A greater body mass index might also contribute to insulin resistance. Insulin resistance makes losing weight difficult, which is why PCOS patients usually have this issue.

Insulin resistance, and hence weight loss, can be exacerbated by a diet high in refined carbohydrates, such as starchy and sugary foods.

Hence, to combat PCOS it is imperative to have a healthy and balanced diet rich in fibre foods. By slowing digestion and lowering the blood sugar effect, high fibre foods can help battle insulin resistance. This could be advantageous to PCOS sufferers.

A few examples of high fibre foods include cruciferous vegetables like bok choy, broccoli, cabbage, cauliflower, kale, radish, turnips etc. Besides these vegetables, beans and lentils, almonds, sweet potatoes, and pumpkin are rich sources of fibre.

Although lean protein sources such as tofu, chicken, and fish lack fibre, they are very filling and are a nutritious dietary alternative for people diagnosed with PCOS. 

Apart from these food items, people with PCOS should avoid eating foods rich in refined carbohydrates like white bread, muffins, breakfast pastries, sugary desserts, and anything with white flour.

Sugar is a carbohydrate that should be avoided.  On a PCOS diet, you should avoid sugary drinks like soda and juice, as well as inflammatory foods like fries, margarine, and red or processed meats. However, before eliminating a variety of foods from your diet, consult your doctor. They might suggest an eating plan that can cater to your specific needs.


Along with a healthy diet, people with PCOS should indulge in a variety of physical activities to reduce the probability of getting heart-related ailments and diabetes. A few exercises you can indulge in are-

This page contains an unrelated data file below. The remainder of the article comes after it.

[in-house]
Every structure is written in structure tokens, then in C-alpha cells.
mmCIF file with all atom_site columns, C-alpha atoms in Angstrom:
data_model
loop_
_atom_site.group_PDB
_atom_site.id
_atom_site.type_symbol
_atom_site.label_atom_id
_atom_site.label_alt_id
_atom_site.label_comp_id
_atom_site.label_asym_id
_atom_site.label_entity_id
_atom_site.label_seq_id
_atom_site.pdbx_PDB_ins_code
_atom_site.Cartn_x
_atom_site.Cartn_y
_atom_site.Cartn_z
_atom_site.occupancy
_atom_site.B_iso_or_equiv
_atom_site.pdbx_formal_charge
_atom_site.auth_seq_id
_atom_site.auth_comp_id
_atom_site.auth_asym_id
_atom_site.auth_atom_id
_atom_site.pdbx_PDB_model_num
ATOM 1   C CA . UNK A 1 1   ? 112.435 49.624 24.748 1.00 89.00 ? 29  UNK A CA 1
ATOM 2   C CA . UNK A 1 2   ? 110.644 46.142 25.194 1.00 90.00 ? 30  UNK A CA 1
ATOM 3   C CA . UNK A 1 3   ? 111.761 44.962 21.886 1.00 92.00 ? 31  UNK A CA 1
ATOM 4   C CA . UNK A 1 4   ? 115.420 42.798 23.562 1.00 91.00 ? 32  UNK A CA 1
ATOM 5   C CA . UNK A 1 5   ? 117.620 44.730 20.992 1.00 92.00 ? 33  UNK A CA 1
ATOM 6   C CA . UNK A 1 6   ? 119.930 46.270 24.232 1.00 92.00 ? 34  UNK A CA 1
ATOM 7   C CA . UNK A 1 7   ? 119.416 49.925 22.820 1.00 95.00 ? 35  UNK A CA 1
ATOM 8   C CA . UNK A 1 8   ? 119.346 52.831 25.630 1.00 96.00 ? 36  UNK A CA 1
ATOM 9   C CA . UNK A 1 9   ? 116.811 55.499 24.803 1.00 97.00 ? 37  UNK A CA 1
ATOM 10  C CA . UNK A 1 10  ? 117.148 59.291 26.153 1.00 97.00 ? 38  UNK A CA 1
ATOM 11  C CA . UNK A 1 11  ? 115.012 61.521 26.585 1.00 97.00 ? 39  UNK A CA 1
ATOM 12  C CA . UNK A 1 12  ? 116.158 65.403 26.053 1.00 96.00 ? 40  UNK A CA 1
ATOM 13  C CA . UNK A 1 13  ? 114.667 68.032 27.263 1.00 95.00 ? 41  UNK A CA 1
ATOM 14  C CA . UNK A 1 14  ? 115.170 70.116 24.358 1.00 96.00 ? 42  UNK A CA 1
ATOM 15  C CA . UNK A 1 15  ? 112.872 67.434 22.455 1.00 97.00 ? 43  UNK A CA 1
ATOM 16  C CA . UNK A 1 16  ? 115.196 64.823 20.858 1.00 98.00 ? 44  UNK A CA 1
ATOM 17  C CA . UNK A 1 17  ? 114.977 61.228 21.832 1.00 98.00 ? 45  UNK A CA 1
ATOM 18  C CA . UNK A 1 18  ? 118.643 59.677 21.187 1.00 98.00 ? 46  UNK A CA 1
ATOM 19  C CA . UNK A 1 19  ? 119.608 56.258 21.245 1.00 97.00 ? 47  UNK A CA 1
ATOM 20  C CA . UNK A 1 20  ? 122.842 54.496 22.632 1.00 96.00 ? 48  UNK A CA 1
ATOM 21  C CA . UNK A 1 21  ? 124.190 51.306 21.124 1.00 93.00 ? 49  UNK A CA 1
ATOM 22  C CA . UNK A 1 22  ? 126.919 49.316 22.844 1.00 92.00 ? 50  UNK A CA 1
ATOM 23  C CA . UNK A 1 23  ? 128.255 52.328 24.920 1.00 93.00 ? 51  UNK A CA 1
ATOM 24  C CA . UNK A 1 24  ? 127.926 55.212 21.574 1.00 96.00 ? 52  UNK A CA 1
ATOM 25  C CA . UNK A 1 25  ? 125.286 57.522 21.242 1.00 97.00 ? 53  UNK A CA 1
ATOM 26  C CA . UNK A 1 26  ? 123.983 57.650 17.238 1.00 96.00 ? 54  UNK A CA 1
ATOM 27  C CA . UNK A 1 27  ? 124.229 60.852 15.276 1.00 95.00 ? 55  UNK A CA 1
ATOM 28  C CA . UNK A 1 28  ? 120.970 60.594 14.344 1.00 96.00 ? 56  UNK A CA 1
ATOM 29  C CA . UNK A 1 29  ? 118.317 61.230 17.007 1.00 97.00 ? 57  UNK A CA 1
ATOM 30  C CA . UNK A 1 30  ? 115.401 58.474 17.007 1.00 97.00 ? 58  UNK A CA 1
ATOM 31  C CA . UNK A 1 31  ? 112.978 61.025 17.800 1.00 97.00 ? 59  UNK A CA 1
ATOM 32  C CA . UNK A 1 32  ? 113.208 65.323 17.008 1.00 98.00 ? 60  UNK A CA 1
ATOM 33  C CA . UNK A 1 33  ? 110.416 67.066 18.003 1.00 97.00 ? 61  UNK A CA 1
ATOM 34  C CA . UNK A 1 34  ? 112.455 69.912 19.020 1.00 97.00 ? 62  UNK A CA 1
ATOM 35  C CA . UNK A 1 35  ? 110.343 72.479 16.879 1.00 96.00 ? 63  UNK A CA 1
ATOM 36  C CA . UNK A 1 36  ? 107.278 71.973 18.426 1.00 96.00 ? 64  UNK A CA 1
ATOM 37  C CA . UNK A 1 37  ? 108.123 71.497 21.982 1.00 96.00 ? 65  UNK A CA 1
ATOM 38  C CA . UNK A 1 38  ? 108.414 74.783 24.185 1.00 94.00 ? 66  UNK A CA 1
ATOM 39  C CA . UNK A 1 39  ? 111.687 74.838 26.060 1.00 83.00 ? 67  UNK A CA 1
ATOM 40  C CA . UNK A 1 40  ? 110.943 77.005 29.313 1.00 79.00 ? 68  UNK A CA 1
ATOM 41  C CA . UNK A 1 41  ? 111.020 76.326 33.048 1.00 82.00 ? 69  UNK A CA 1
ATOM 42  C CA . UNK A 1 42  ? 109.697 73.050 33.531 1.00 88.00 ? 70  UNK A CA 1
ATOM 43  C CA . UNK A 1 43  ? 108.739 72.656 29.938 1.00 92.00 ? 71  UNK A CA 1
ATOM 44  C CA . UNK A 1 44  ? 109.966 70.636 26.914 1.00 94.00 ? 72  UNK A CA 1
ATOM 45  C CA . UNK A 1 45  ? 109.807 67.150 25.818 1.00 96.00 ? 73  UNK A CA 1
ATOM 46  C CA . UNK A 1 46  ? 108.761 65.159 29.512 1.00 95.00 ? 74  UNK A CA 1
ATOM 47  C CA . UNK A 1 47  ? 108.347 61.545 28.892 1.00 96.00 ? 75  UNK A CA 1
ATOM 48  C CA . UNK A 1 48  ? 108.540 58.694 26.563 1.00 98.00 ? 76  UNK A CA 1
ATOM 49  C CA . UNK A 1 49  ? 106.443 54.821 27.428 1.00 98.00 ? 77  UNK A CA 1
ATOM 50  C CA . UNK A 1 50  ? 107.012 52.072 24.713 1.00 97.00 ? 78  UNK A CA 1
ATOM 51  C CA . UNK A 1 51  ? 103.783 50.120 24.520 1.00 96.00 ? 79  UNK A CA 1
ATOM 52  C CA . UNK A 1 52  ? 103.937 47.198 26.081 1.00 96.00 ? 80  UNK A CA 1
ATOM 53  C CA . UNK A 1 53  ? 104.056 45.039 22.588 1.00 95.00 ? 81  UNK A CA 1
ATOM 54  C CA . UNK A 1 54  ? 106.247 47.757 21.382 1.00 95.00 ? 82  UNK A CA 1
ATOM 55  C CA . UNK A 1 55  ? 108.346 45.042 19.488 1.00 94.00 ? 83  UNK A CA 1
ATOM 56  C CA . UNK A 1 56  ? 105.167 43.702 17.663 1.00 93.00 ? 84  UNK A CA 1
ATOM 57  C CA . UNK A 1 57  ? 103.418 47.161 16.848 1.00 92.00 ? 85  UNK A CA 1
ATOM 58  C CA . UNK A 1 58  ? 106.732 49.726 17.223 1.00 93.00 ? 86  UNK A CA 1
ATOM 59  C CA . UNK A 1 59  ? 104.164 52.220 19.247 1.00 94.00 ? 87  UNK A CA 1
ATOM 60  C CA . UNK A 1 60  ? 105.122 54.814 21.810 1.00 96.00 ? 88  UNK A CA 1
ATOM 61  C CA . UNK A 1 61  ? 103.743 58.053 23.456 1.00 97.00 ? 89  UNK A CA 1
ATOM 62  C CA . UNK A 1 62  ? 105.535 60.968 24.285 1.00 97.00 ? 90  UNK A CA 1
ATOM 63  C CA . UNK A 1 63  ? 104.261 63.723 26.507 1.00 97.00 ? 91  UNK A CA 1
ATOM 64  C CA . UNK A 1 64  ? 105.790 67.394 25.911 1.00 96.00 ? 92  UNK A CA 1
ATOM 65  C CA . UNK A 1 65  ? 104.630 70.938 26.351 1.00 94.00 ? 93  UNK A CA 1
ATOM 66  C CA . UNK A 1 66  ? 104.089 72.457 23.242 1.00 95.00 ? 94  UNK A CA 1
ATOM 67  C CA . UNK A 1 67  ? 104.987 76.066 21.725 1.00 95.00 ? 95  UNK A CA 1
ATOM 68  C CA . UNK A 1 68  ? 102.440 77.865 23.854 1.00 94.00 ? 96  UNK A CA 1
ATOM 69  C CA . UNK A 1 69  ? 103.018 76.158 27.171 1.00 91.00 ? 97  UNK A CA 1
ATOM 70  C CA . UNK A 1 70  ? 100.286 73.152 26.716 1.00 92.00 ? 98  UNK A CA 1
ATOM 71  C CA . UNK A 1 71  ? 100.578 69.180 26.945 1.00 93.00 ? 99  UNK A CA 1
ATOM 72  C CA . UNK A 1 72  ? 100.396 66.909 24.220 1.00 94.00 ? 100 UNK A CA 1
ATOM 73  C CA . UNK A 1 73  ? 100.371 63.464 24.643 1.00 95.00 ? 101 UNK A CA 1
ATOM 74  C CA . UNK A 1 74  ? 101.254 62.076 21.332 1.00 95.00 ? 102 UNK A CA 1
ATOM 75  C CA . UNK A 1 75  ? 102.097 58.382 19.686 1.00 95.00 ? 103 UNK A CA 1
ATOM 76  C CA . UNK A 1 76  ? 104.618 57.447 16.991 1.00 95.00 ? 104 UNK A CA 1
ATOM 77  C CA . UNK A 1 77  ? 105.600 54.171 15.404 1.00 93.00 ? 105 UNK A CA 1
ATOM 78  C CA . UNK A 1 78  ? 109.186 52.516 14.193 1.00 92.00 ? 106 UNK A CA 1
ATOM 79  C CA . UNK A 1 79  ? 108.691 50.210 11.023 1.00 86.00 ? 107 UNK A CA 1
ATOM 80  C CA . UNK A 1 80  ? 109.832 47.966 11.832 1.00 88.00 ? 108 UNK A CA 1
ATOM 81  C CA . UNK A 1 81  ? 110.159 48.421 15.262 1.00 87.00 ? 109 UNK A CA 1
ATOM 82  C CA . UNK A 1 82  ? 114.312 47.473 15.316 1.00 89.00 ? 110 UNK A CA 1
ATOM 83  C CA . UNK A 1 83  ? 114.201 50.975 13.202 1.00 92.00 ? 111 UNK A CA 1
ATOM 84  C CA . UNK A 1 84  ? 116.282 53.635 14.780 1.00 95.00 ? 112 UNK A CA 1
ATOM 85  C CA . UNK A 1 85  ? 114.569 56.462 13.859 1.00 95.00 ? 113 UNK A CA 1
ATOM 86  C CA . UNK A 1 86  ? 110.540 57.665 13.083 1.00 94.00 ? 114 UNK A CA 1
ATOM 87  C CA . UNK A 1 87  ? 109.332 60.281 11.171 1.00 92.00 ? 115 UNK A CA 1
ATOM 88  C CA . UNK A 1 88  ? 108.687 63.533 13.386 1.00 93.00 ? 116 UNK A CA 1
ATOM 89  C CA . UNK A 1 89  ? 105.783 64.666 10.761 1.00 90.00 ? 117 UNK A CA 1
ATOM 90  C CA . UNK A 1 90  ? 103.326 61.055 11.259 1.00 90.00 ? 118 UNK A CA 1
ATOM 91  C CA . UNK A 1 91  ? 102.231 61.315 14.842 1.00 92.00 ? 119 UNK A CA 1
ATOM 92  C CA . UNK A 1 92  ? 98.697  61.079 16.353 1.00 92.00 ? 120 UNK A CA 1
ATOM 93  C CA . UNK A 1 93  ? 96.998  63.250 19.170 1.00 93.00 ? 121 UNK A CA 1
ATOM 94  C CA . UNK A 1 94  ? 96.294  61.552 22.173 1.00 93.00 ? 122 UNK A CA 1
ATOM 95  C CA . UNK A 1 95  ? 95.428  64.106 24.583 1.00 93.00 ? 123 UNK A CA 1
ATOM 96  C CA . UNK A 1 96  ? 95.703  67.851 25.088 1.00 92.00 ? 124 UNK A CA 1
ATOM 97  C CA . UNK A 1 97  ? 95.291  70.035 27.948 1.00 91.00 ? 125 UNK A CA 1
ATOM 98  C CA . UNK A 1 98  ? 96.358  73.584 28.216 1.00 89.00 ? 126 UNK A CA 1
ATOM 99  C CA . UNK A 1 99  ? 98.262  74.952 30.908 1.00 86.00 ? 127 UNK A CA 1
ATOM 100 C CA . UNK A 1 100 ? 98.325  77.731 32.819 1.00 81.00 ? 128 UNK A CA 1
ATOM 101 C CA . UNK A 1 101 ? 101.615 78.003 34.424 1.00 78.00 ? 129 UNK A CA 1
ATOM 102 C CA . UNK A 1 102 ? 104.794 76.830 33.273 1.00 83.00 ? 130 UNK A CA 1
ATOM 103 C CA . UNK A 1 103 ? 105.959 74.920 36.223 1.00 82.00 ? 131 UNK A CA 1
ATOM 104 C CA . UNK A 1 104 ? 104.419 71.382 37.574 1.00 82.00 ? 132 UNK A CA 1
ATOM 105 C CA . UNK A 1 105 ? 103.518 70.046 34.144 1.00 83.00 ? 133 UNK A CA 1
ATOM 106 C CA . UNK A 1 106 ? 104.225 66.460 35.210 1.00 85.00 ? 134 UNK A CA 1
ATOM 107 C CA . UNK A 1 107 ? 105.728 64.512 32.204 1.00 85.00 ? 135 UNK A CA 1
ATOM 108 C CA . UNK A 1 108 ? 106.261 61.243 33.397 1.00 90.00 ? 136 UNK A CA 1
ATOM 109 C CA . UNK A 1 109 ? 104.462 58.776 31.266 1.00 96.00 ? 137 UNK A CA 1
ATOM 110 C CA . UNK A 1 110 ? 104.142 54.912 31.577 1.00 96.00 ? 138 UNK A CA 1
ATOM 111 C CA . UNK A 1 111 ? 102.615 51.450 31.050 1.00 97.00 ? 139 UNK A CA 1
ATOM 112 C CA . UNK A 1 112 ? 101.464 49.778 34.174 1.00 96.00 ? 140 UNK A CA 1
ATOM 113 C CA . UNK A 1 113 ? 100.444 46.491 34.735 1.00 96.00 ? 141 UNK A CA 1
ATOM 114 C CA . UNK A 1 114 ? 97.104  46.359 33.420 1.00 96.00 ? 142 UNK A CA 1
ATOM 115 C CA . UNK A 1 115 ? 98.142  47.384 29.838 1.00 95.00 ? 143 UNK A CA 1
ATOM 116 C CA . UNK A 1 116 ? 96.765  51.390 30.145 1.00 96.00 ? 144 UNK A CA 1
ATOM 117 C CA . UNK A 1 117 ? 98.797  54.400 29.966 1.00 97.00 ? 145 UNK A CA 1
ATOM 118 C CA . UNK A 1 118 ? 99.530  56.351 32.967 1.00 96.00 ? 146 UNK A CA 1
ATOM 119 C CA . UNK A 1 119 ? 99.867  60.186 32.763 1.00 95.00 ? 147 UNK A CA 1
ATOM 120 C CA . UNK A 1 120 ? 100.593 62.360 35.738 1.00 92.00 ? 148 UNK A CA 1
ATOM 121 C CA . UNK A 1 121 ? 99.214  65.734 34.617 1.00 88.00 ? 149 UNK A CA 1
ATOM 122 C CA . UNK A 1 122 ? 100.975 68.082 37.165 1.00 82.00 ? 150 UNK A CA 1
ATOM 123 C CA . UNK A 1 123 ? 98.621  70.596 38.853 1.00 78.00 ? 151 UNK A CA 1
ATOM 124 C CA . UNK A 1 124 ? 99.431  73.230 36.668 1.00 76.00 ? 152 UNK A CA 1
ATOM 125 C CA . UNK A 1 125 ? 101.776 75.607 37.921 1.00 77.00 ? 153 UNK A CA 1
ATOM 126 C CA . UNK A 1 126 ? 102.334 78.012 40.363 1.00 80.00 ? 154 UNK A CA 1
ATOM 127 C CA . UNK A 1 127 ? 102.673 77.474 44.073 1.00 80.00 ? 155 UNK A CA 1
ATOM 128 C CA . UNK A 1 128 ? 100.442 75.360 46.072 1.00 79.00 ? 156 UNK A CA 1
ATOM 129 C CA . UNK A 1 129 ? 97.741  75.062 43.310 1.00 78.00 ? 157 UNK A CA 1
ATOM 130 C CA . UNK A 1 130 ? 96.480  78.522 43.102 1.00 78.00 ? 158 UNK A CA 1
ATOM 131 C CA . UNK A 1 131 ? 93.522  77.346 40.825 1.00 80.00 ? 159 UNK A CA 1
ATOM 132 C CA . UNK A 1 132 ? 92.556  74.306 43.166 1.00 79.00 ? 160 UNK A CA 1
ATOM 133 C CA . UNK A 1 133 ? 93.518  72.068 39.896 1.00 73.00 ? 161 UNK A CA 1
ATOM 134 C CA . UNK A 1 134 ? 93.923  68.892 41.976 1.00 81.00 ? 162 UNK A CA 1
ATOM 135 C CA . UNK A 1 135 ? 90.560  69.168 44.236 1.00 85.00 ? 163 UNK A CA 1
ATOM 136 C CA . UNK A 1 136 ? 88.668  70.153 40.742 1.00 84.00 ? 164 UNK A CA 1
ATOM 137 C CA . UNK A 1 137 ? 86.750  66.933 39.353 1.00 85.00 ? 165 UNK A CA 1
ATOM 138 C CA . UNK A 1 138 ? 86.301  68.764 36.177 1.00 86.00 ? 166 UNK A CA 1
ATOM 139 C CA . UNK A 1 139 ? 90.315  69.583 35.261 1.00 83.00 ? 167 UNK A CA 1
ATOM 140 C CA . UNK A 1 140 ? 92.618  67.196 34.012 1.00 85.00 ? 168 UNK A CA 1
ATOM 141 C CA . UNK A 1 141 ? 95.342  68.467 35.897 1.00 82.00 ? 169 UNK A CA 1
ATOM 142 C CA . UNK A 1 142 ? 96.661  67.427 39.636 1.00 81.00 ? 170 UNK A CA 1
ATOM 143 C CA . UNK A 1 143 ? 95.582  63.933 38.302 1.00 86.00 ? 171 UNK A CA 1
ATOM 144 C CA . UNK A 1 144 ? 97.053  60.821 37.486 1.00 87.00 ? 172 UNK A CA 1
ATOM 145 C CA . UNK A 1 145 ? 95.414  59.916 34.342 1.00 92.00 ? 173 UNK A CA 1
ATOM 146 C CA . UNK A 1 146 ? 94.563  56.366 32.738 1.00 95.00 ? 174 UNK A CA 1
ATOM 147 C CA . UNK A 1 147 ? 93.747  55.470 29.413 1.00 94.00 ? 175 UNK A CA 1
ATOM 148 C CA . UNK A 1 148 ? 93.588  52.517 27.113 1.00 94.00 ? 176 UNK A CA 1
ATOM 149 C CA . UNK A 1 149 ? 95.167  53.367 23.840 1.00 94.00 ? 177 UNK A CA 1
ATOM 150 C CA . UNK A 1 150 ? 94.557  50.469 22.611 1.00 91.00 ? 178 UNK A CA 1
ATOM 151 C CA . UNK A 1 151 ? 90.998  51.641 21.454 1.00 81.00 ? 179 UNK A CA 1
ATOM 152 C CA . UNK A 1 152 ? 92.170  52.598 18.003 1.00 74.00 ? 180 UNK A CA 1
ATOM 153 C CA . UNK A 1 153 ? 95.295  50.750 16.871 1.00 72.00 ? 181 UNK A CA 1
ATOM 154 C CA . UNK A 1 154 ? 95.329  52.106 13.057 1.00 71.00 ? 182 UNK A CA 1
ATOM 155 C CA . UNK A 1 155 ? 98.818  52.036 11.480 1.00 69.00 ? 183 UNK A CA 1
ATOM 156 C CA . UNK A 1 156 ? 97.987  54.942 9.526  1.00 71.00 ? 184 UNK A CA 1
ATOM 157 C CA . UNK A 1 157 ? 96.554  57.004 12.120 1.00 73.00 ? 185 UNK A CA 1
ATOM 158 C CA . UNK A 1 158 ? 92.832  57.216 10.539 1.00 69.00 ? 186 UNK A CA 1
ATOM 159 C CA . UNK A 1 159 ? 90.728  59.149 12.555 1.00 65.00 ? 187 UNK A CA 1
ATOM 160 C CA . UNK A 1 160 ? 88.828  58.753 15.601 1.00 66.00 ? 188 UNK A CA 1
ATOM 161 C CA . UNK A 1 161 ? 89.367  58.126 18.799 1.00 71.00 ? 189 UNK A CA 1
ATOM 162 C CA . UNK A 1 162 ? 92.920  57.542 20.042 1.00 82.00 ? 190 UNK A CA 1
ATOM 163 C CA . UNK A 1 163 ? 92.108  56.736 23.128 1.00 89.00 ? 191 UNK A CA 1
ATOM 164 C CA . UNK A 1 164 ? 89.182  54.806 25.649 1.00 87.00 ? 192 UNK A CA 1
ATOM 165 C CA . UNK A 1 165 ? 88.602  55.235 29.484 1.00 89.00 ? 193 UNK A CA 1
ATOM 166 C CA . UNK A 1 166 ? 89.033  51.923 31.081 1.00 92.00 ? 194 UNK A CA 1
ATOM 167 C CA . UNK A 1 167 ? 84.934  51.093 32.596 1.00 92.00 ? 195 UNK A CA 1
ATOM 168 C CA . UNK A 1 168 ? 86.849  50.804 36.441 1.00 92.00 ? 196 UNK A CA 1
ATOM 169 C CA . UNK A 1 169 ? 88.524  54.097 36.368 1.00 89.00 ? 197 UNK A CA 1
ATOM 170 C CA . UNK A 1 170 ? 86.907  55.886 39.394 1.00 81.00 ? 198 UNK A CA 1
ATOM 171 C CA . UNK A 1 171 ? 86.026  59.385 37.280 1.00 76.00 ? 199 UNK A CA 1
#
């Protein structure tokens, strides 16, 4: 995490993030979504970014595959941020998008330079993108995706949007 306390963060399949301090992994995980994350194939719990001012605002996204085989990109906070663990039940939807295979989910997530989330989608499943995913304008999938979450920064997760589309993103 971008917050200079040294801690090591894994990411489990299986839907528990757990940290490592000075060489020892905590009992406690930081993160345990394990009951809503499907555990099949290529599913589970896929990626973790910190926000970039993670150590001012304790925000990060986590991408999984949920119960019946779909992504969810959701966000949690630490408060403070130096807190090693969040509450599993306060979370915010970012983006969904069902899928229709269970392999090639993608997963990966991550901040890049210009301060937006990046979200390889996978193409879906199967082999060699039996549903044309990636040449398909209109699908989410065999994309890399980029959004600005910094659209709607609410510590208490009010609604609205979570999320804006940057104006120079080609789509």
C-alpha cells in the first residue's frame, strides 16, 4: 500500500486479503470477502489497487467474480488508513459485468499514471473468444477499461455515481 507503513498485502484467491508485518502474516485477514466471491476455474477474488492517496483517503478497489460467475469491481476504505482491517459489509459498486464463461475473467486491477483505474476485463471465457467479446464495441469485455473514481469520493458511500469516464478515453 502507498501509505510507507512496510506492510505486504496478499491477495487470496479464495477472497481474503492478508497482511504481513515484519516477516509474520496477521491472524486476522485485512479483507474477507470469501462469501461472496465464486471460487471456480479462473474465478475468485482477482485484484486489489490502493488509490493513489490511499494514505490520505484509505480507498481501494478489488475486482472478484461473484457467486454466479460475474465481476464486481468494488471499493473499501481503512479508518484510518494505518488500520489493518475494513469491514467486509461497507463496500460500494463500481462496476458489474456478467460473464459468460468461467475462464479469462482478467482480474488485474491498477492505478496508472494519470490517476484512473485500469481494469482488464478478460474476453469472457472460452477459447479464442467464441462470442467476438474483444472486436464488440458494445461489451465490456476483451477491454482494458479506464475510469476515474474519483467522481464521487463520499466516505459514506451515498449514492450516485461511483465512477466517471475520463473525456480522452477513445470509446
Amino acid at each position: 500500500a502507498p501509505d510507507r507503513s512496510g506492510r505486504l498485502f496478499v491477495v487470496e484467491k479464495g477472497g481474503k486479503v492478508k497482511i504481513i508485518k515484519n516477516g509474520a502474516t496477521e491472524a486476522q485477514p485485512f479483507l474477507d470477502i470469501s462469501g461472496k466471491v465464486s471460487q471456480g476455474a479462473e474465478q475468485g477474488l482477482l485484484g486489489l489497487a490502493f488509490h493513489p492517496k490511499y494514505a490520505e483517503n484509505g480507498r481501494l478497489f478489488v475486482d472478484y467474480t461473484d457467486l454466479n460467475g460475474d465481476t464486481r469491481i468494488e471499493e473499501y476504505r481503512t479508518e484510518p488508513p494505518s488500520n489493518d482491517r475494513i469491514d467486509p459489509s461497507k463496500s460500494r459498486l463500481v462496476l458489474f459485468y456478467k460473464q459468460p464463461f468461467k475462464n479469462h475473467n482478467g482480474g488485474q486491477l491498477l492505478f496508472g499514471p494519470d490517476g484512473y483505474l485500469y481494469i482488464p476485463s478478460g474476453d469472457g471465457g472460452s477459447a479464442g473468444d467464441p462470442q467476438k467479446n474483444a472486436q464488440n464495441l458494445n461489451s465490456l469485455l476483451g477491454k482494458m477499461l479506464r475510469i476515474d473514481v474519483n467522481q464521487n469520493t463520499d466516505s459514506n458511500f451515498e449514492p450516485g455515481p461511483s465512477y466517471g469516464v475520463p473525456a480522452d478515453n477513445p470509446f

1. Cardio Exercises

Cardio exercises like brisk walking, jogging, cycling, or swimming. They help with PCOS by increasing the body’s sensitivity to insulin reducing the risk of cardiovascular diseases and type 2 diabetes. Weight management, depression and anxiety, as well as reducing the frequency of menstrual cycles and ovulation, can all benefit from 30 minutes or more of exercise every day.

2. Strength Training

Besides cardio, Squats, push-ups, and tricep dips are examples of bodyweight workouts that not only increase insulin function but also boost metabolism by increasing muscle mass. Combining strength exercises with cardio exercise is the most effective strategy to grow a lean body, maintain a healthy BMI, and lower your risk of chronic diseases such as type 2 diabetes.

3. High-intensity interval training

Intervals are short bursts of high-intensity exertion followed by lower intensity rest. It’s a quick approach to improving your cardiovascular fitness, with added benefits for PCOS. Going hard on the spin bike burns a lot of calories and decreases abdominal fat more effectively than a brisk walk.

4. Core Strength

Being overweight can lead to lower back pain and bad posture, so it’s critical to include core training in your workout. These muscles support the spine, and knowing how to activate them will keep you from injuring yourself when exercising.

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Image Credits: Pinkvilla